After all, an informed client is an empowered client.
Just like doctors, lawyers, engineers, and mustards, therapists come in many varieties. For the purposes of our discussion, let's clarify what we mean by therapist. Technically, the term is "psychotherapist," but clinicians tend to use that label with caution, as it sounds a bit, well, clinical. However, it is appropriate, given that there are many other kinds of therapists out there - speech therapists, occupational therapists, physical therapist, even massage therapists.
Even among psychotherapists, there are a number of different kinds. The good news is that they all are trained to help you. The (potentially) bad news is that the way they go about offering help can vary. The following list is not all-inclusive, but it should give you a basic idea of the differences:
Psychiatrists (MD) are the only ones on this list who have graduated from medical school and can actually prescribe medication. They usually have an MD after their name, indicating they are a medical doctor. Psychiatrists practice in all sorts of different places - hospitals, community agencies, and in private practice. Generally speaking, they are trained in some form of psychotherapy, but medication is often a critical component of their care.
Psychologists (PhD, PsyD, LPA) practice at both the masters and doctoral level. One critical distinction between a psychologist and a psychiatrist is that psychologists can't prescribe medications. Movies and TV shows get this wrong all the time. The character is seeing a psychologist and at the end of the session, the psychologist writes a script for Xanax or something and the client goes on their way. Sorry, no. Only medical professionals can do that - doctors, physician's assistants, nurse practitioners etc.
A psychologist's forte (or at least one of them) is testing and evaluation. School psychologists, for example, are often involved in the creation of IEPs that are developed based on testing that the psychologist performs. At the agency or hospital level, they write psychological evaluations based on tests that can cover dozens of different issues - IQ, ADHD, PTSD, personality disorders, level of depression or anxiety or schizophrenia, etc. There are many different types of psychologists with many different types of specializations. Generally speaking, psychologists tend to see clients with severe mental illness or personality disorders.
Marriage and Family Therapists (LMFT), as the name implies, deal with issues related to marriage and family. This is not to say that an LMFT only works with groups and not individuals. However, it is fair to say that LMFTs have been trained in what is called "systems theory." A family or a marriage or a couple is a "system." The idea is that individuals are influenced in both subtle and overt ways by the system with which they interact. Patterns tend to exist amongst generations in families - alcoholism is a pretty good example. Sexual abuse can also be a generational thing, as can spousal abuse and domestic violence. If regular therapy is basic math, MFT is calculus. The therapist is not just going to be looking at you and your presenting issues. They're going to be looking at your entirely family. Some LMFTs will even request that your family members attend a meeting or two.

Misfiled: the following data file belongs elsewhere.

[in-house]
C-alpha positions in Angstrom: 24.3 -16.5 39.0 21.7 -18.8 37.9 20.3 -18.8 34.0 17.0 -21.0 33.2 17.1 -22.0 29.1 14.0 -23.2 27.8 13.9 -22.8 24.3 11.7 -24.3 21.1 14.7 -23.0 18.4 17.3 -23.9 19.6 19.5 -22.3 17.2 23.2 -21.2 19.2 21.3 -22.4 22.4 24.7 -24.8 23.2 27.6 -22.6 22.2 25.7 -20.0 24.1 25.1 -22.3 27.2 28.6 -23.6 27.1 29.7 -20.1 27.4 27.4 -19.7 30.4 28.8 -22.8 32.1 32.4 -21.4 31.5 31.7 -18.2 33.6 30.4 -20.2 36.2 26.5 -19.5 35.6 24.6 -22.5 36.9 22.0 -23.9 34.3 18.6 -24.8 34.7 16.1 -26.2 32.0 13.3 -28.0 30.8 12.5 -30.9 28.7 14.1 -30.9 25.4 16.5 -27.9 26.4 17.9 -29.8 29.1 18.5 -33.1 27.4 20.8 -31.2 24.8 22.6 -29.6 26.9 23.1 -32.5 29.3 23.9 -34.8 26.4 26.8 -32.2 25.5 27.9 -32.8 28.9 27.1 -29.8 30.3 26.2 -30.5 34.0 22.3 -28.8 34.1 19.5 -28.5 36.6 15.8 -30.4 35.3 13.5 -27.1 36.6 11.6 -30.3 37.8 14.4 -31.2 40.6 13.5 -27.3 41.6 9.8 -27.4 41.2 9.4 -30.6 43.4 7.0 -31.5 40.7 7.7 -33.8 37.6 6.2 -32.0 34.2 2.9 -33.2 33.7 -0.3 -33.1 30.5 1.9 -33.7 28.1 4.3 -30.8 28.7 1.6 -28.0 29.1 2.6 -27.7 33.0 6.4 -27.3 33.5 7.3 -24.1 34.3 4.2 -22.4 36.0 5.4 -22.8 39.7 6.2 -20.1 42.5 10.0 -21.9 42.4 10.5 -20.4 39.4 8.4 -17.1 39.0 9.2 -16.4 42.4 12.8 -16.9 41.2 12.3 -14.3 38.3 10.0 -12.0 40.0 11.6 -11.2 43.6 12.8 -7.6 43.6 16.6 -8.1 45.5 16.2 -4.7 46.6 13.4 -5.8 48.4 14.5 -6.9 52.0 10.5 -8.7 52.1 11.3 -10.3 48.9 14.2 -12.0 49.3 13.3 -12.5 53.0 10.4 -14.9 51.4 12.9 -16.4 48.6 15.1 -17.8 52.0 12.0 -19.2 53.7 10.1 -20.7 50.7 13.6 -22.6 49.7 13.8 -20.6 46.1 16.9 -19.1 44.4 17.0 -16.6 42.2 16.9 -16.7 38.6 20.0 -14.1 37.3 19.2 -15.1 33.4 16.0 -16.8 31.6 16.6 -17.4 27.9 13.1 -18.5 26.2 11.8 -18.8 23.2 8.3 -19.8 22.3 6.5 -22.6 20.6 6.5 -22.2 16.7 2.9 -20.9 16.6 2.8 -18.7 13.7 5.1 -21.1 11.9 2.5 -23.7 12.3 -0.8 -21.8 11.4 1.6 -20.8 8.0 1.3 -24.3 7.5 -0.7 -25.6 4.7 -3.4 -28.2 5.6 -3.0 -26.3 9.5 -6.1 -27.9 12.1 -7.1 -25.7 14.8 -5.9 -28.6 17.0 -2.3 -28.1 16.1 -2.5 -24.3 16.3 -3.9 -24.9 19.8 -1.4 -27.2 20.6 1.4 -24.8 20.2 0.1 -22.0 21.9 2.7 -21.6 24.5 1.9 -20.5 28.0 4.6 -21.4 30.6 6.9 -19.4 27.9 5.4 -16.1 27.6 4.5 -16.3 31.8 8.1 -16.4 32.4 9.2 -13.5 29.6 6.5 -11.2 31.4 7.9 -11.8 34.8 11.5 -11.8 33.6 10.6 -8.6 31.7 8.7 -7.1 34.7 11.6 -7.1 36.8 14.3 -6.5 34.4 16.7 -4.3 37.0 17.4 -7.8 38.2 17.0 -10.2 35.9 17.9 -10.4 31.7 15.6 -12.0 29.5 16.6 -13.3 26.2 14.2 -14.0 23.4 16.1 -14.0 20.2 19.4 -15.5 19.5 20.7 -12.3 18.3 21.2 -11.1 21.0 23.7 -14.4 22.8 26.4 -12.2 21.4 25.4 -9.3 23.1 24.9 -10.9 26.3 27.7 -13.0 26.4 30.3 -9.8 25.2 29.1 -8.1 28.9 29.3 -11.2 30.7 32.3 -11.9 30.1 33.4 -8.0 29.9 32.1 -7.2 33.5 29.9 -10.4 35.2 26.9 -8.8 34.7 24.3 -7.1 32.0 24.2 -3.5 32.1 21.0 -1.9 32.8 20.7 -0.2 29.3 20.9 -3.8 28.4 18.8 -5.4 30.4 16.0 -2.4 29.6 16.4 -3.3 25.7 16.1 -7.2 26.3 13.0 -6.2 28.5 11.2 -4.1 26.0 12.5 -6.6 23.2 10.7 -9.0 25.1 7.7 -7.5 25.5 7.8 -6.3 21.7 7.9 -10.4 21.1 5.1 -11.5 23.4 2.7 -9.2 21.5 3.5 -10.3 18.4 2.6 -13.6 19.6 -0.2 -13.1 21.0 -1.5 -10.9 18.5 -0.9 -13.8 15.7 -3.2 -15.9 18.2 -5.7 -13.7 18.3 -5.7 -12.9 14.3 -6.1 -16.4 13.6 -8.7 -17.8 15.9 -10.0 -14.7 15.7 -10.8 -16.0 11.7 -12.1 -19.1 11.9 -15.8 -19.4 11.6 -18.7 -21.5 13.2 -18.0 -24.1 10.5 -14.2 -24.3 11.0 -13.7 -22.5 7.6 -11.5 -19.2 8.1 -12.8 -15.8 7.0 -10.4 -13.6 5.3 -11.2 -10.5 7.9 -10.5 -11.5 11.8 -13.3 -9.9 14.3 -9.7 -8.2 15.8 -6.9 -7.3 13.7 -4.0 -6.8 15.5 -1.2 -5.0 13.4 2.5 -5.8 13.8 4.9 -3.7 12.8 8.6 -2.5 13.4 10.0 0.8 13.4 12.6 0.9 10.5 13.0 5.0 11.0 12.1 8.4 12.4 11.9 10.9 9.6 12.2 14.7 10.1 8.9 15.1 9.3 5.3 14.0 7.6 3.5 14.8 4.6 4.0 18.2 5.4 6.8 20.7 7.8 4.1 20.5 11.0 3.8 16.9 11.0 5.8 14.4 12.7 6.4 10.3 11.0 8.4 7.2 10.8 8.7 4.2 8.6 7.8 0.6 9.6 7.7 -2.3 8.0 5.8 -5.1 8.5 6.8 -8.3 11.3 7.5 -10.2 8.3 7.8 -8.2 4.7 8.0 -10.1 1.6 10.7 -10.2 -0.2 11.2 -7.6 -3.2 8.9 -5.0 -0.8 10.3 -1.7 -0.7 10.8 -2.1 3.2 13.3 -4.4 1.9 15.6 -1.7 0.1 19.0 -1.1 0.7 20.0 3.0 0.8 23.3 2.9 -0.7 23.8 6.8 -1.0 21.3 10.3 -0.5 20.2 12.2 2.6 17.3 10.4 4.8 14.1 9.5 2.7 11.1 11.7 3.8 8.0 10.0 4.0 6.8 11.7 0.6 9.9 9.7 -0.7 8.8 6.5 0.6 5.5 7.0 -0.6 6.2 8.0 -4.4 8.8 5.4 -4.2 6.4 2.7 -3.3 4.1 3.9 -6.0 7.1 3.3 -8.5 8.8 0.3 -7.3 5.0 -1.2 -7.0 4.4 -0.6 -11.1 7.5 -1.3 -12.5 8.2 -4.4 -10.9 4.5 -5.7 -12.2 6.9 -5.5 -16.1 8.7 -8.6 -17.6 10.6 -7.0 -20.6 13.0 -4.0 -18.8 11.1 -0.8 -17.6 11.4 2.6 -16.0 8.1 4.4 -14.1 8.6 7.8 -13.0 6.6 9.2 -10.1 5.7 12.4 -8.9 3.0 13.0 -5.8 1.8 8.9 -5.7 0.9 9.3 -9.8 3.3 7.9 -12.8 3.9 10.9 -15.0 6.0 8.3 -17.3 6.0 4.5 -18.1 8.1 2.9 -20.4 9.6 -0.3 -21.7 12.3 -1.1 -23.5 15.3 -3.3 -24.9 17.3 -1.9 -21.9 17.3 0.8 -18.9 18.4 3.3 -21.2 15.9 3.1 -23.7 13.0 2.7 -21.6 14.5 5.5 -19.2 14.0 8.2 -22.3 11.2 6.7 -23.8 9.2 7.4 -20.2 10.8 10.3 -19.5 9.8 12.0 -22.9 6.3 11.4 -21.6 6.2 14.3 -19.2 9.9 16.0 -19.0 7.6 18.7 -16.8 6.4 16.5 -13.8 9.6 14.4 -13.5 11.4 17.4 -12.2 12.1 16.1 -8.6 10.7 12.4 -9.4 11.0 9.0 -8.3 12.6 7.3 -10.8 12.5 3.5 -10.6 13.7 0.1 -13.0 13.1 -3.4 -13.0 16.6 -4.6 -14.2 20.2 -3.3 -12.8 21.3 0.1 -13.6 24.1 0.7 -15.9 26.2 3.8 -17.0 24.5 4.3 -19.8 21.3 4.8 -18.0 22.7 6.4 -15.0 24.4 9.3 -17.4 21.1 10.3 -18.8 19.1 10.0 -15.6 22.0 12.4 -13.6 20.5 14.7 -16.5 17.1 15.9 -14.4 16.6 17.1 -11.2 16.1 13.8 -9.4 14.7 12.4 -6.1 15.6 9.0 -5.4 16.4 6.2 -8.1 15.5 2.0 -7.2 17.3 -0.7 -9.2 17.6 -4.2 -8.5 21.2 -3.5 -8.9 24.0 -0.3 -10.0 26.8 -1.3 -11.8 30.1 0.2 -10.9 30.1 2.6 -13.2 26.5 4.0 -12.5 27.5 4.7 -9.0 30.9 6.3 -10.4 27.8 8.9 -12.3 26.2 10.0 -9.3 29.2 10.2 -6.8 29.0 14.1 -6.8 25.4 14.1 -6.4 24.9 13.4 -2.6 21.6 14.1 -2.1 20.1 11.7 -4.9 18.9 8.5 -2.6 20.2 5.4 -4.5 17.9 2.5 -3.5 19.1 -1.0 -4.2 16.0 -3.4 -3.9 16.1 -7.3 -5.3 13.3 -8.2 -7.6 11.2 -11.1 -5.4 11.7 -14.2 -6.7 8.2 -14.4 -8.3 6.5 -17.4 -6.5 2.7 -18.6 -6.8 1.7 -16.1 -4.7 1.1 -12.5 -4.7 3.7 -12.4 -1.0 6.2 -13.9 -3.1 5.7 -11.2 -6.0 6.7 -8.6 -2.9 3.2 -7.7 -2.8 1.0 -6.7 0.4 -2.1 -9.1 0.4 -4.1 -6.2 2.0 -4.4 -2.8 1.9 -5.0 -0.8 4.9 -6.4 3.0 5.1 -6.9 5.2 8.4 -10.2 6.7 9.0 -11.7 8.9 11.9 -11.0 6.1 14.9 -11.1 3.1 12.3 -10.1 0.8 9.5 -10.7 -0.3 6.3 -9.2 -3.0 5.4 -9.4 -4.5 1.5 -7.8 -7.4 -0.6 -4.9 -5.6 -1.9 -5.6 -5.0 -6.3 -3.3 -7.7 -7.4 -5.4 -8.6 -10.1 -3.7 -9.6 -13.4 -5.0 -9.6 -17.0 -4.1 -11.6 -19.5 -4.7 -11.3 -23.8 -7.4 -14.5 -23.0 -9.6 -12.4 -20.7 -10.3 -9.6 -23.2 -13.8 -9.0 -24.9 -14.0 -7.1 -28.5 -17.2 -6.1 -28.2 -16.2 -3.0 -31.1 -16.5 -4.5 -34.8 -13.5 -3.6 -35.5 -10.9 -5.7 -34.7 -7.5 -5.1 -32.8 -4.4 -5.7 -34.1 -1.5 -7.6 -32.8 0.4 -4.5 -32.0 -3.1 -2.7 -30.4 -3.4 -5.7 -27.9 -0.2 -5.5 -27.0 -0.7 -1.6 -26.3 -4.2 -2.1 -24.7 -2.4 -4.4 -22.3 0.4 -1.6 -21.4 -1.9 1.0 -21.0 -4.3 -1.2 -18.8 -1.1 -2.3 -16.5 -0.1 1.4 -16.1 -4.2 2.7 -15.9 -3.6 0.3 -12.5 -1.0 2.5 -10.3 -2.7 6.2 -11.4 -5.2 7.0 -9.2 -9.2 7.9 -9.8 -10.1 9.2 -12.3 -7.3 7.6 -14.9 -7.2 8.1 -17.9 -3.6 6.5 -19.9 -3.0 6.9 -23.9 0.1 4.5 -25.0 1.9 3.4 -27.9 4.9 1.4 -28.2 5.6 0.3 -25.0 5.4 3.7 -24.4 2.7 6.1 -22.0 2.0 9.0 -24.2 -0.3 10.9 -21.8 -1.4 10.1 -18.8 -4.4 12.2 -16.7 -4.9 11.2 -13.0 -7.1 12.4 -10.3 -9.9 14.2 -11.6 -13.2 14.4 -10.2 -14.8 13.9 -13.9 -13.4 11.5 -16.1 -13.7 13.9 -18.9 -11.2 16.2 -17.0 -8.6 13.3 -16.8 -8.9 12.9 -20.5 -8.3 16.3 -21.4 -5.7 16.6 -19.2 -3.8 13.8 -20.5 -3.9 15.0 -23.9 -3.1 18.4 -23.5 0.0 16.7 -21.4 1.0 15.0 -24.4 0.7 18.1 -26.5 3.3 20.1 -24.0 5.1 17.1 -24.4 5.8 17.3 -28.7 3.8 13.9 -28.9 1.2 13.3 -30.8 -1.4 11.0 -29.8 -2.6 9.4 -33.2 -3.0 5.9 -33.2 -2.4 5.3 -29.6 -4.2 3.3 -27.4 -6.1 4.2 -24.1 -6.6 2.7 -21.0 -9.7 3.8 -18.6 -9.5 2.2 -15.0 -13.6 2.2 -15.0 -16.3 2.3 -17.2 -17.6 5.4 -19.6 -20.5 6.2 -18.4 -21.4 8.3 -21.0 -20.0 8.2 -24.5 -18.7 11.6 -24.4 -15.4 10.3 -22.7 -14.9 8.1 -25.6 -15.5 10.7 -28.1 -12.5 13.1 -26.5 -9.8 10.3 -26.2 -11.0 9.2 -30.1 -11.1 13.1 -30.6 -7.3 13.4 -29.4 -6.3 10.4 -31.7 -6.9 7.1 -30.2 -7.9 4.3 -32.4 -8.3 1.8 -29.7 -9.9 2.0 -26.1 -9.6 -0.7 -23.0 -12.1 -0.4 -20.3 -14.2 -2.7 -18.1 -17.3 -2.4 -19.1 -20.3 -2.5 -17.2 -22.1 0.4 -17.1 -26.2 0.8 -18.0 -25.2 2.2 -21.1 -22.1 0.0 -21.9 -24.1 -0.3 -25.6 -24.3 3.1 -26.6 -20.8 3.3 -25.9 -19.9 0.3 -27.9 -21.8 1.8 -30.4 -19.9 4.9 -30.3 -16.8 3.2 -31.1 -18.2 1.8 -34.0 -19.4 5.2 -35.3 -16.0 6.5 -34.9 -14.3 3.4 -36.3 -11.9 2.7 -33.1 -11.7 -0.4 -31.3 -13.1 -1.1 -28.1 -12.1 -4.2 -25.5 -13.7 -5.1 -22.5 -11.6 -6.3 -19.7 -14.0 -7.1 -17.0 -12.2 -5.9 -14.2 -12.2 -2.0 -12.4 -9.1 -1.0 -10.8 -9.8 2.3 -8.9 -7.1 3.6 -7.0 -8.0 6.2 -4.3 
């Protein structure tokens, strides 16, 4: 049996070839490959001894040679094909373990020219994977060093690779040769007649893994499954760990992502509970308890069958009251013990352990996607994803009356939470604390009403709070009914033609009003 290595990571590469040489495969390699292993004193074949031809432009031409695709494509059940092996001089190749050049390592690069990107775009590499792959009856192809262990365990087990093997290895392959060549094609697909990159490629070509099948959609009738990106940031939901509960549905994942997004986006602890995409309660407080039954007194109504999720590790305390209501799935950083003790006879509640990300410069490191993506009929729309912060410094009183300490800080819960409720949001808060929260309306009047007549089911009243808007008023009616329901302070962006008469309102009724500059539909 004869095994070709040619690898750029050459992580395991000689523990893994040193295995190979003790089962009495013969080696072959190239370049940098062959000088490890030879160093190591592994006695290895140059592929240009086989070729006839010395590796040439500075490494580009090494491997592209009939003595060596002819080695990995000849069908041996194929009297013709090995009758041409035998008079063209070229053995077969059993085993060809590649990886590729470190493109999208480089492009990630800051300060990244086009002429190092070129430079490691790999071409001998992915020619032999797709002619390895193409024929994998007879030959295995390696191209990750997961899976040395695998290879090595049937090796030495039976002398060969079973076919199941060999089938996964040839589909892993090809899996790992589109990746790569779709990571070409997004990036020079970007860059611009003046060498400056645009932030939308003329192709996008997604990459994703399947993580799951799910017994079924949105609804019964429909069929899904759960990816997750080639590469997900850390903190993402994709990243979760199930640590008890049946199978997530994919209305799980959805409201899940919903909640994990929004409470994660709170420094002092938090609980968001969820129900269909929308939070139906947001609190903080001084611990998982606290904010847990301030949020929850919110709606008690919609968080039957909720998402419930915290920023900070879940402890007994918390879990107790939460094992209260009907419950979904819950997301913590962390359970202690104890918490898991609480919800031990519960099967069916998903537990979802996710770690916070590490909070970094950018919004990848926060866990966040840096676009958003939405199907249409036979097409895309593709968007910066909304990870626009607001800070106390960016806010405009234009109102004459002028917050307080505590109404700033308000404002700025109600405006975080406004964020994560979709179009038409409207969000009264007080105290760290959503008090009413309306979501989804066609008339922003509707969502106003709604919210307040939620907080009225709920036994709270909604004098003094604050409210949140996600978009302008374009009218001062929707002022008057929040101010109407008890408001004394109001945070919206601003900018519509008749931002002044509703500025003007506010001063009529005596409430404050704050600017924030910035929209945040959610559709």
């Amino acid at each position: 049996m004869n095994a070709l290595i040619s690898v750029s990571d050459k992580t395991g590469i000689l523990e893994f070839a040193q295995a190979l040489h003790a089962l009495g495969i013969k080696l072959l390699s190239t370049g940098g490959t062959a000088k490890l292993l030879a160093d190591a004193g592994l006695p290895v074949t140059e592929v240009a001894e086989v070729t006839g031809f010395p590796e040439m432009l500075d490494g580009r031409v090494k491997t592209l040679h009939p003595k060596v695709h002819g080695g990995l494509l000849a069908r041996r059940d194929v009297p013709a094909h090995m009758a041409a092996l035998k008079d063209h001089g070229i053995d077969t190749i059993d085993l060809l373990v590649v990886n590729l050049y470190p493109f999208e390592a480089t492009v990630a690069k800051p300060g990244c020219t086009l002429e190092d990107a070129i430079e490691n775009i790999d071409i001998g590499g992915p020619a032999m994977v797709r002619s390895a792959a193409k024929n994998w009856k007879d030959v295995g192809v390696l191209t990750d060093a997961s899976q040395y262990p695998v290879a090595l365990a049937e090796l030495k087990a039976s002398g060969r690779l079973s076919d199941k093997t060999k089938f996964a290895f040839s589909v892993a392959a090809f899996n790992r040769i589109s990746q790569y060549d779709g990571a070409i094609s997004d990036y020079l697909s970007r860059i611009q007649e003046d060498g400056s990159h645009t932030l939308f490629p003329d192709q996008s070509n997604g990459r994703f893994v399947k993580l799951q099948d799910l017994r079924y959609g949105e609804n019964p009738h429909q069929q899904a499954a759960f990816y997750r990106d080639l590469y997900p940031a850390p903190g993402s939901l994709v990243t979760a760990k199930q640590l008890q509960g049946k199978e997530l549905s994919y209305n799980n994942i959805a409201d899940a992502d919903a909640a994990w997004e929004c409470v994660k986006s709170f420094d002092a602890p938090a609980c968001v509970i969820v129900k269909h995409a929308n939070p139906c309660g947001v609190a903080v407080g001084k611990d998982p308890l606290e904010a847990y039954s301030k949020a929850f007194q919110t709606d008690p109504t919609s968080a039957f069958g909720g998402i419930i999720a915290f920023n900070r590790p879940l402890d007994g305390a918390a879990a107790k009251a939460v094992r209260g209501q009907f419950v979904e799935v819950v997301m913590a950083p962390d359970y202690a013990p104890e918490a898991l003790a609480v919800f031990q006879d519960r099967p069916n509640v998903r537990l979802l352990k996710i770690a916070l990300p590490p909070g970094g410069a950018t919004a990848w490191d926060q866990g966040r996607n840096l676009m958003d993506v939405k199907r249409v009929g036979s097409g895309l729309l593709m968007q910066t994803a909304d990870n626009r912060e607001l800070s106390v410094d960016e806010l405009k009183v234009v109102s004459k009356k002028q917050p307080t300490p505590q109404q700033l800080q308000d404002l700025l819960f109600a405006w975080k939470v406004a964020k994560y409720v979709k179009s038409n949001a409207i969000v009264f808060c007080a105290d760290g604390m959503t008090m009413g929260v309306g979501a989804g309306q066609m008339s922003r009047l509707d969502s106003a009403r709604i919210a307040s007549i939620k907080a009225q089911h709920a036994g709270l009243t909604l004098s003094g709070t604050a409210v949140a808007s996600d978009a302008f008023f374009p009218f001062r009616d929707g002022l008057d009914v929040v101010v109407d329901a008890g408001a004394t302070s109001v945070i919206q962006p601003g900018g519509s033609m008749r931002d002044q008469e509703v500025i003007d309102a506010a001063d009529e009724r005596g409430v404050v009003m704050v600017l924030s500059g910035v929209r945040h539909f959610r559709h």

Licensed Clinical Social Workers (LCSW) and Licensed Professional Counselors (LPC) are actually pretty similar. Many LCSWs and LPCs might disagree with that statement, but as far as education and training goes, it's hard to tell them apart. I'm a Counselor myself, and I have a hard time distinguishing between the two. An LCSW has more training when it comes to the coordination of social services, and LPCs focus more on a wellness model for their clients, but in practical application, the two are quite similar. Social Workers have been around for quite some time, whereas LPCs are fairly new. Many LPCs and LCSWs tend to specialize - some, for example, work with small children and some maybe exclusively work with adults, or teenagers, or couples. Mood Disorders, PTSD, depression and anxiety, and addictions are all examples of specializations.
Licensed Clinical Addiction Specialists (LCAS) round out the list. They work with clients who have drug and alcohol problems. This is often an additional certification that someone like an LCSW or LPC has earned after literally thousands of hours of training and supervision. So, for example, John doe, LCSW, LCAS, means he's a licensed therapist with additional training in drug and alcohol addiction.
Has all of this left you confused?
Fortunately, this information is all readily available as part of a therapists Informed Consent, which you will often get before you even sit down for your first session. Depending on where you go, you will often get a batch of paperwork to read and fill out. It's a good idea to read this information. Part of the Informed consent is called a PDS, or Personal Disclosure Statement. It should tell you exactly what type of therapist they are, what they specialize in, and what type of clients they see. If not, I have a simple suggestion:
Ask them! You have a right to know this information, and a therapist should have no problem answering any questions you may have. This may seem obvious, but you'd be surprised how many clients are afraid to ask basic questions that they have a right to know.
Insider Tip: If a therapist has an office assistant, like someone who schedules the appointment, they may not be the best person to ask. When in doubt, ask the therapist directly.